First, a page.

The Coffee Ambush is where I go into a business, to the surprise of everyone except the one person I organize it with, and I brew coffee for them with the Clever Dripper for the morning. I created the Coffee Ambush as a way to do three things:
1. To get delicious Batdorf & Bronson Coffee in the mouths of lots more people. We roast some dang good coffee, and I want more and more people to see how tasty it is, especially in comparison to the fast food coffee most of them drink.
2. To introduce a lot more folks to what specialty coffee is, and show how much better it can be.
3. To have fun, getting out in the community and meeting a lot of great people who love coffee, and to show them how cool brewing coffee at home can be.
What a great idea. Here’s the latest ambush, of the Cartoon Network offices.
There is little point in denigrating what truly amounts to a small portion of the specialty coffee industry for the purposes of marketing. It exploits and perpetuates a false image in the minds of potential customers and, in that way, damages the industry you claim to love for personal gain. Simply doing what you love and showing how much you love doing it should help you and everyone else in the industry thrive.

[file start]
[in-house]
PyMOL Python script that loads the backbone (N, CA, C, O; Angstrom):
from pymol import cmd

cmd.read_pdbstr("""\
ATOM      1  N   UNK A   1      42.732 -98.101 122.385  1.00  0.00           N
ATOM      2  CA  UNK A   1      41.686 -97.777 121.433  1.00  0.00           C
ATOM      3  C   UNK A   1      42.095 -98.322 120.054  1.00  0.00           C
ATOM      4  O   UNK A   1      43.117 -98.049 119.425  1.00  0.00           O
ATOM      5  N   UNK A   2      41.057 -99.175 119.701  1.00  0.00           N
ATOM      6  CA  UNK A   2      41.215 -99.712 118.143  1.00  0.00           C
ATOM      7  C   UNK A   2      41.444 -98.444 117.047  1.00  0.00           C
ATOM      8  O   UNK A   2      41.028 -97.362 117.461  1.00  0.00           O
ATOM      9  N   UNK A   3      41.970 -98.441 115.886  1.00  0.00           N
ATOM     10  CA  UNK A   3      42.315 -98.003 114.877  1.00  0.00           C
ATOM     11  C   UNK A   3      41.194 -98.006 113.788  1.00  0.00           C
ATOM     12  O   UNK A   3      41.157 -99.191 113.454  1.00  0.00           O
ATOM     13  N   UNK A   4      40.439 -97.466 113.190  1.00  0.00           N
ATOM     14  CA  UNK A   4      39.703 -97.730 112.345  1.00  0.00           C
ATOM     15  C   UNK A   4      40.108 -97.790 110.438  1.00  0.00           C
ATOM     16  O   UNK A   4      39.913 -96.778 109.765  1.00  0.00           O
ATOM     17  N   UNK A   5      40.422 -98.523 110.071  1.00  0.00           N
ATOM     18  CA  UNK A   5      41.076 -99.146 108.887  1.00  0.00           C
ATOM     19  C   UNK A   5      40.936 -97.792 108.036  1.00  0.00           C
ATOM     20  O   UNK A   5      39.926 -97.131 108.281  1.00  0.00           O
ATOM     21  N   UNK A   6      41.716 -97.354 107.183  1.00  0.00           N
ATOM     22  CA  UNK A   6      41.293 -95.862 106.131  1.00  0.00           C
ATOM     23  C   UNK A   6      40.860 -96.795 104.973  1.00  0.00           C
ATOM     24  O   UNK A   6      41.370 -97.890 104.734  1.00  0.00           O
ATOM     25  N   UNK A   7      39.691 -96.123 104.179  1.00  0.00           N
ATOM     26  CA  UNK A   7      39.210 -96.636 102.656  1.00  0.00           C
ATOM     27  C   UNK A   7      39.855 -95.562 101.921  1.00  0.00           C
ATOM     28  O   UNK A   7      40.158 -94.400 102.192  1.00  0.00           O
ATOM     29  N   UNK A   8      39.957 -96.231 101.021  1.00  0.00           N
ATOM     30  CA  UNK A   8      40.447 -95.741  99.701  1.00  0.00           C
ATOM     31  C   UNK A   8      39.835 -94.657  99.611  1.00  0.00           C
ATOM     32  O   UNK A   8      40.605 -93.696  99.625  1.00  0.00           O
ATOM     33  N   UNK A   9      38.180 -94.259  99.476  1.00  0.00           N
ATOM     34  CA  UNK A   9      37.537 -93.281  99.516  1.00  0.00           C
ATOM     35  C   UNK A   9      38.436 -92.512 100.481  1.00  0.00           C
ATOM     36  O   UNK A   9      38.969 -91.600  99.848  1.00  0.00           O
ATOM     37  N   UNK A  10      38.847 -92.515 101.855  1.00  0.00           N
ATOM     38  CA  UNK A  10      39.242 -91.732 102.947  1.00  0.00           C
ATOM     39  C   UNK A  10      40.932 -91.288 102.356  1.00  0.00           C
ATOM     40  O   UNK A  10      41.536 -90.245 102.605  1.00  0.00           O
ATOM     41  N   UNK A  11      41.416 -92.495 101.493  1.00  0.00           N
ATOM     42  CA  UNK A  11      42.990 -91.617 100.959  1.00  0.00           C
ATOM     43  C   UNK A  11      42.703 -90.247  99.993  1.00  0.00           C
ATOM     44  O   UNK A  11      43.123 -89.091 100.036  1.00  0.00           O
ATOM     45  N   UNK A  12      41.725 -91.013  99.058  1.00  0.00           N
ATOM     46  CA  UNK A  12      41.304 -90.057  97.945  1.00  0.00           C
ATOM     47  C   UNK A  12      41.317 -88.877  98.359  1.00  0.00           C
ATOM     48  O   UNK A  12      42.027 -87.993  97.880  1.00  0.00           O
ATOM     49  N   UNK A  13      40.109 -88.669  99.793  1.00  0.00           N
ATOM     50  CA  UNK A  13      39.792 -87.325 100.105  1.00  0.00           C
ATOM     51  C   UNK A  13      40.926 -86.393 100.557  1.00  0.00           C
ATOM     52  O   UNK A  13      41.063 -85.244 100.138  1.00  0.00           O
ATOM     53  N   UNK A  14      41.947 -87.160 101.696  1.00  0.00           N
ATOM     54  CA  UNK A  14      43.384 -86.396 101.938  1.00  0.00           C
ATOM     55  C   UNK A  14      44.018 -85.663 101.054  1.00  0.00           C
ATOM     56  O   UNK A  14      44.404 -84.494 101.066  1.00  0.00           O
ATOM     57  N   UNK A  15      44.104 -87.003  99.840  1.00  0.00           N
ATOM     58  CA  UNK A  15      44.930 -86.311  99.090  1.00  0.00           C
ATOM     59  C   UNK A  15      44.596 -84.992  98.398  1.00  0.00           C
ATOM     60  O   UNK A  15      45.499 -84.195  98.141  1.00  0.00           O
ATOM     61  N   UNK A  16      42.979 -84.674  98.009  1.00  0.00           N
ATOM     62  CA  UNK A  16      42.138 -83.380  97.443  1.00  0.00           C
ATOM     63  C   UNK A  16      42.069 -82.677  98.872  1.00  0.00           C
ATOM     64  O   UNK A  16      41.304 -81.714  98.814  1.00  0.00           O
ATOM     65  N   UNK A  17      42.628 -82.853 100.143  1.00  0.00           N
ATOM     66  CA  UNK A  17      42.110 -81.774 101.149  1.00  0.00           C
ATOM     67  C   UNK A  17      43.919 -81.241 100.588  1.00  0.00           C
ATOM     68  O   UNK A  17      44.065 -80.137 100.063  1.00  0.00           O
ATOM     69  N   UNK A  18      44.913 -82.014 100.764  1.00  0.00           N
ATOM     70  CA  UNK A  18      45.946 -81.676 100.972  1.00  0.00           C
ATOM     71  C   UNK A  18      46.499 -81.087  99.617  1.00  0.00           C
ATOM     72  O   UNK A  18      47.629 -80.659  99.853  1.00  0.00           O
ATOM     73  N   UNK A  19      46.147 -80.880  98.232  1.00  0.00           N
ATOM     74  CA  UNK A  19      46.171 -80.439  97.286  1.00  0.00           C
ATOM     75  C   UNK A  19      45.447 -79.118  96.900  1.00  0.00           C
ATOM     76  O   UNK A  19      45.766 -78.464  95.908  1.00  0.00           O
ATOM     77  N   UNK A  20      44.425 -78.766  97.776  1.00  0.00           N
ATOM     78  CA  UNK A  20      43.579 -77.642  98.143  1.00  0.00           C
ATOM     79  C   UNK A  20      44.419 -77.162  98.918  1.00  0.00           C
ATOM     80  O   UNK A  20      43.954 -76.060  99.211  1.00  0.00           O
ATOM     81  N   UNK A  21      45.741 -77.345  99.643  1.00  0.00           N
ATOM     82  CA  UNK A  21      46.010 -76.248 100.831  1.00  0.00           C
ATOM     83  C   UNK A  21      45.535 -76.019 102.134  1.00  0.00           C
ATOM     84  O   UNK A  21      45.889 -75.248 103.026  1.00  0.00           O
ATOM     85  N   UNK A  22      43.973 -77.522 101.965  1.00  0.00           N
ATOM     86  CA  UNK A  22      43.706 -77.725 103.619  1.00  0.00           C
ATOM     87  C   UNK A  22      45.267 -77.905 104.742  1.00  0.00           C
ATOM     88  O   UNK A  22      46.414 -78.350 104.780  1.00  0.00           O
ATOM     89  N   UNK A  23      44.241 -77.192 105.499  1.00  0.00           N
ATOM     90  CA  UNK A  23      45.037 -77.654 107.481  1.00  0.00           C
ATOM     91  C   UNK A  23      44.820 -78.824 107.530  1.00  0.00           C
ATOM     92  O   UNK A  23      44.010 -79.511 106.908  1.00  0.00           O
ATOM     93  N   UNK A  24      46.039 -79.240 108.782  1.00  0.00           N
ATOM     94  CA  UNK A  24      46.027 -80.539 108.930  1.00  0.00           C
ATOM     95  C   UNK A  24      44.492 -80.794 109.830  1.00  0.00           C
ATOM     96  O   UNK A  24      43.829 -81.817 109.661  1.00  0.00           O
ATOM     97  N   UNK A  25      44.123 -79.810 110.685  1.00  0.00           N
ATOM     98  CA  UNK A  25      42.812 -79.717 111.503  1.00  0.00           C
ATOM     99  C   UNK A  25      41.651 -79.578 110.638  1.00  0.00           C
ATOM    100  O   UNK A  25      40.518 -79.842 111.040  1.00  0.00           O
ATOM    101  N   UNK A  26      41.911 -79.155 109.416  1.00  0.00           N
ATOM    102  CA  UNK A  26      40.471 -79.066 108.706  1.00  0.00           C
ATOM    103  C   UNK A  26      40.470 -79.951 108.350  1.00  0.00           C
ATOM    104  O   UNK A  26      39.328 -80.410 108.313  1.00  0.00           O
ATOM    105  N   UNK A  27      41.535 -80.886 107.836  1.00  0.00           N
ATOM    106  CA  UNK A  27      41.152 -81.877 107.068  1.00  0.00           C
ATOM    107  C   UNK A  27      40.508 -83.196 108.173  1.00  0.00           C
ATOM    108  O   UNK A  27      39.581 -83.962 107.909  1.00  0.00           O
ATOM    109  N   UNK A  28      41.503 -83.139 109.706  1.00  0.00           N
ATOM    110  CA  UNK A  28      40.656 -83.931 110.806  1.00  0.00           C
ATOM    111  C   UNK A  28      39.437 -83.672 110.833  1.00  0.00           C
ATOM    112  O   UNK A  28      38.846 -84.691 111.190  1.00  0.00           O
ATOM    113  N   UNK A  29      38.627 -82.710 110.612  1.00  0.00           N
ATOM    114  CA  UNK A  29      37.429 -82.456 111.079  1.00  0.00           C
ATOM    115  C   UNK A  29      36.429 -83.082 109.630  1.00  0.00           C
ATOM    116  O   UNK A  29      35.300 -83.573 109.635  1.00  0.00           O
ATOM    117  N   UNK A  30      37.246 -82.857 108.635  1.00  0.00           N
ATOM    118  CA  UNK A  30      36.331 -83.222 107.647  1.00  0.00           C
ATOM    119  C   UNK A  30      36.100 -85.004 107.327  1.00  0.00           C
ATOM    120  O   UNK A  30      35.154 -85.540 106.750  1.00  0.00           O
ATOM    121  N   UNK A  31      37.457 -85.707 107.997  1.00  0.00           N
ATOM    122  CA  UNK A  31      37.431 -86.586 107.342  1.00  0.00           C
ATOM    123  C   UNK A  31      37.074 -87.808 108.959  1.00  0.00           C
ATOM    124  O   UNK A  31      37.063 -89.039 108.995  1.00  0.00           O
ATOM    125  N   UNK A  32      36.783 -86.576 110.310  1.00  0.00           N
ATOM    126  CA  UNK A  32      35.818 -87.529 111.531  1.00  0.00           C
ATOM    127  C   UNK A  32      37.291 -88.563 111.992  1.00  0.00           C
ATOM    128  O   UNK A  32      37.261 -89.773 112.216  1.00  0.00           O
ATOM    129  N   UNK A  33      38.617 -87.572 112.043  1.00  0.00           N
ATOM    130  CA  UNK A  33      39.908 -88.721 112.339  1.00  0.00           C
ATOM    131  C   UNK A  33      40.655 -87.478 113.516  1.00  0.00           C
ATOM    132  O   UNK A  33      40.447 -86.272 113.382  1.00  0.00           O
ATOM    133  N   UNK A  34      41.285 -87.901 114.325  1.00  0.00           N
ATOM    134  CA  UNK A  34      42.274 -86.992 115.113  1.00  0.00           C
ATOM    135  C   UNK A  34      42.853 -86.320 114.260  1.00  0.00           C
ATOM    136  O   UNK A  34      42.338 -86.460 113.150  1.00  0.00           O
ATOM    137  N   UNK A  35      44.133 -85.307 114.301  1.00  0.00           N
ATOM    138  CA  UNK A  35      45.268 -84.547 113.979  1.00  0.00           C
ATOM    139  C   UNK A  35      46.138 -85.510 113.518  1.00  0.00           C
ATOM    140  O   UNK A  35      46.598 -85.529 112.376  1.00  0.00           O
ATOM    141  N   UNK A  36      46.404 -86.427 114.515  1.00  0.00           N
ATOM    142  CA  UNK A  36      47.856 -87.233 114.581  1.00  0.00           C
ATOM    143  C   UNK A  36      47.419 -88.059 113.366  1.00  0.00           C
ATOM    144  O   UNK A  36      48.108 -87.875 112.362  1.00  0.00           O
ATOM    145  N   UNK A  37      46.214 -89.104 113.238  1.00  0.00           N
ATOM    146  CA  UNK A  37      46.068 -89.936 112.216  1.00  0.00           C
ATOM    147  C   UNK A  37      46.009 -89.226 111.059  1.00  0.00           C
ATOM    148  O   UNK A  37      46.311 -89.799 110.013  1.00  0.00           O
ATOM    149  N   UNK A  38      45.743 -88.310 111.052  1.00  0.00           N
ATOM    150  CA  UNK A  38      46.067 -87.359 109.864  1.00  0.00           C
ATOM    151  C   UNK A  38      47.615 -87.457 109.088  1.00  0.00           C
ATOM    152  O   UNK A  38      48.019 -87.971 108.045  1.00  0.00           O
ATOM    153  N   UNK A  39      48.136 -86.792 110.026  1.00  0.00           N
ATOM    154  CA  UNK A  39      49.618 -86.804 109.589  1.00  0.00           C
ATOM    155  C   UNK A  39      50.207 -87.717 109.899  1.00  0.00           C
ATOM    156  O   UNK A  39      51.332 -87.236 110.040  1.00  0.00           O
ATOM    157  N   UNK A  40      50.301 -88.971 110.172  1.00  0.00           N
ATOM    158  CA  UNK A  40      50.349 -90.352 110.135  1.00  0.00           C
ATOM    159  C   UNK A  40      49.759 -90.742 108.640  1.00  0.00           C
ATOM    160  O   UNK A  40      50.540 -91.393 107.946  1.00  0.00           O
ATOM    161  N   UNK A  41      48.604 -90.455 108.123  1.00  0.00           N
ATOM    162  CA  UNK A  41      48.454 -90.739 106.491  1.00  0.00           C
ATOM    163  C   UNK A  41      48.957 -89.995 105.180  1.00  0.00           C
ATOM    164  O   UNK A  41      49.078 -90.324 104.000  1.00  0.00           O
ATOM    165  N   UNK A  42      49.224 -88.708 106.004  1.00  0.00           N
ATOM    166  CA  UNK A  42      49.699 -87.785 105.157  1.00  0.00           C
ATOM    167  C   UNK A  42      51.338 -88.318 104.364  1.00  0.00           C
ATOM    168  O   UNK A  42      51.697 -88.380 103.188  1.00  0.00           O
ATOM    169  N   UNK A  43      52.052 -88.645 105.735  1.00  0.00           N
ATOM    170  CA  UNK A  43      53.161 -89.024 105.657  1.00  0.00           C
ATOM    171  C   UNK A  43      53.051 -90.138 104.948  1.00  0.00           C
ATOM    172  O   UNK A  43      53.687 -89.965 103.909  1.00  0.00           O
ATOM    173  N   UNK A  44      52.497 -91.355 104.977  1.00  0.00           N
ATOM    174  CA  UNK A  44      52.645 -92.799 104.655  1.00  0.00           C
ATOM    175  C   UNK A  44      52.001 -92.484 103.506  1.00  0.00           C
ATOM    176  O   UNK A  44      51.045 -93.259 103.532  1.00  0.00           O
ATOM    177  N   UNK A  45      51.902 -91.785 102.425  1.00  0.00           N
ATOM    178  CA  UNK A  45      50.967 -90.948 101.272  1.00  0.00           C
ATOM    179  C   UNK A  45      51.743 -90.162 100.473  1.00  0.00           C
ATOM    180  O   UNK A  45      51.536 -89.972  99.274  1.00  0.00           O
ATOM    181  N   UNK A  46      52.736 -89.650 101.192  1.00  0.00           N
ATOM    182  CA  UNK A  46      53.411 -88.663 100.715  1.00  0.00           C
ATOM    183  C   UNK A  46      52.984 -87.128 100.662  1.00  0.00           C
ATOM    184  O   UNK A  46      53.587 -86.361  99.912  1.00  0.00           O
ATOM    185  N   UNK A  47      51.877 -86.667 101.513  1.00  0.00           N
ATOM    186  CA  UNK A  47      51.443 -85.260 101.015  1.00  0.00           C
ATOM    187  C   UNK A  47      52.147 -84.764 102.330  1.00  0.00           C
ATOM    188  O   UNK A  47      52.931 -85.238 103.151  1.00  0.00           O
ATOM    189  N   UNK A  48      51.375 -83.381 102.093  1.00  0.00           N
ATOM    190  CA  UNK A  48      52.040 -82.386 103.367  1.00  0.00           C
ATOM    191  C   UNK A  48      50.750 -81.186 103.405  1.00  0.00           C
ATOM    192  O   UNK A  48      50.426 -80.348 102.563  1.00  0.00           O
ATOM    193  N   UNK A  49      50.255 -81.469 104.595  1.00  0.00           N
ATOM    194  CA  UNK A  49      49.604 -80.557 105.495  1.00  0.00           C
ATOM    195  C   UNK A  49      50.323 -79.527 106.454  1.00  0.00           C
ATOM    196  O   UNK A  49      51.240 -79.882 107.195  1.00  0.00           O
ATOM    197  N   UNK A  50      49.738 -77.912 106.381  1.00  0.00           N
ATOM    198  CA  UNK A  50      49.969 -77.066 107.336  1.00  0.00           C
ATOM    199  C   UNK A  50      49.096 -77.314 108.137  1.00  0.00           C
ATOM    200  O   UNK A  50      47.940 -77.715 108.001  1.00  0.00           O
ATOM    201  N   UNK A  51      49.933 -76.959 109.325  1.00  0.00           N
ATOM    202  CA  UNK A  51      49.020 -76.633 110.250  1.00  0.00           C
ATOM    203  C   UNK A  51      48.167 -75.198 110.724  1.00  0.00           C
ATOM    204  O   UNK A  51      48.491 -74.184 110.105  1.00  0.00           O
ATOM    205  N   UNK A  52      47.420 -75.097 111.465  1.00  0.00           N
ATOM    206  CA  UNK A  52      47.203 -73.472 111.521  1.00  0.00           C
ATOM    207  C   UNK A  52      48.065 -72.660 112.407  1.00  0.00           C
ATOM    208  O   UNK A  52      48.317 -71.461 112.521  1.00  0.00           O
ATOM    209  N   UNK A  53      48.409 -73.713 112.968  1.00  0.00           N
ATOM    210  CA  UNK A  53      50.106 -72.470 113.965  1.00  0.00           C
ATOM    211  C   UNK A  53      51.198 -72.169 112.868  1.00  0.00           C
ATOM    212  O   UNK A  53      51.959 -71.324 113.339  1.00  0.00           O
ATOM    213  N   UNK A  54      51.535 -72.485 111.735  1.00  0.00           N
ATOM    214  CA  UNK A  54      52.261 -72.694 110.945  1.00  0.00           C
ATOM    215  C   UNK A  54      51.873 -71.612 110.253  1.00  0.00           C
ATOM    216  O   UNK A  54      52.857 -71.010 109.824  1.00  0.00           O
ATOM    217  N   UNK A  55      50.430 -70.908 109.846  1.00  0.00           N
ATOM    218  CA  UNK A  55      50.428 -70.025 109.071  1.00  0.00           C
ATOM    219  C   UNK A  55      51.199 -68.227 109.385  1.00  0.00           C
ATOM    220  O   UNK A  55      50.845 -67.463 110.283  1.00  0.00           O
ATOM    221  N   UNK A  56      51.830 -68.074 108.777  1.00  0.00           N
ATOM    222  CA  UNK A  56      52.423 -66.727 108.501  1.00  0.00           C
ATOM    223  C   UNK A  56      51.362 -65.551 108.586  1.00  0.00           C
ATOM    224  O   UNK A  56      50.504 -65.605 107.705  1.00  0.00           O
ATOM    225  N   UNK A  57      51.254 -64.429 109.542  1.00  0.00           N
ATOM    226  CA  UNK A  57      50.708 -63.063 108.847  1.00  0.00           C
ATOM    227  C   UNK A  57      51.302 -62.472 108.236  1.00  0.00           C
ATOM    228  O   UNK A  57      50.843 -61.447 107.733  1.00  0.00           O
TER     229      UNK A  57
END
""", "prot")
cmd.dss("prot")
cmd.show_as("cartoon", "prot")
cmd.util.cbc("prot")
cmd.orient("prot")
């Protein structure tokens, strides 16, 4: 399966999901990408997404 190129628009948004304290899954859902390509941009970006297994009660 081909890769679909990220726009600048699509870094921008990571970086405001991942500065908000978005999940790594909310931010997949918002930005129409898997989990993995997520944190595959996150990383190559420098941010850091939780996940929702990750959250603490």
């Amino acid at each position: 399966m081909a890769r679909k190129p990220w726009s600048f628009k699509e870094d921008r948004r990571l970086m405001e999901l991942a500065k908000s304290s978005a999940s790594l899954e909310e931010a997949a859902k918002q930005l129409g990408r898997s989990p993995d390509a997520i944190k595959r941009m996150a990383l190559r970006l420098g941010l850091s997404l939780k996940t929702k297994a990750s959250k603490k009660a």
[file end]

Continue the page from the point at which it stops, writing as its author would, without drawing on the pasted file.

A sidenote: as happy as I am to spread the word on these things when I can, don’t you think, Intelligentsia, that the Venice slow-bar deserves, at the very least, its own Twitter account. It’s very easy to miss the word on these things and there is no one place to go to find out information.
Excellent general infographic for explaining each facet of Verve’s coffee bag labels.
Via Twitter, @terroirism asks…
@danielofarabica while I approve, I do have to raise the question: does the addition of cultivar increase consumer awareness/drinking?
For most people I think it’s just info for info’s sake. I can’t imagine anyone but the most. intrepid. customer. taking the time to do the comparative tasting necessary to tell the difference between the various cultivars.
And besides, isn’t there still some debate as to what the definitive influence of cultivar is, especially when compared to terroir, processing, etc?
You could also argue that including cultivar — especially cultivar — leans toward marketing more than anything else. Which I’m not sure I have a problem with. People love a story (just ask Michael Pollan). Cultivar could simply be considered another plot point.
So yeah, I agree that you could argue they’ve put too much info on the label. What I love about it is how well it was done.
Then again, how much info is too much info, and how should that limit be judged? By how potentially useful it is, or by how well it’s presented?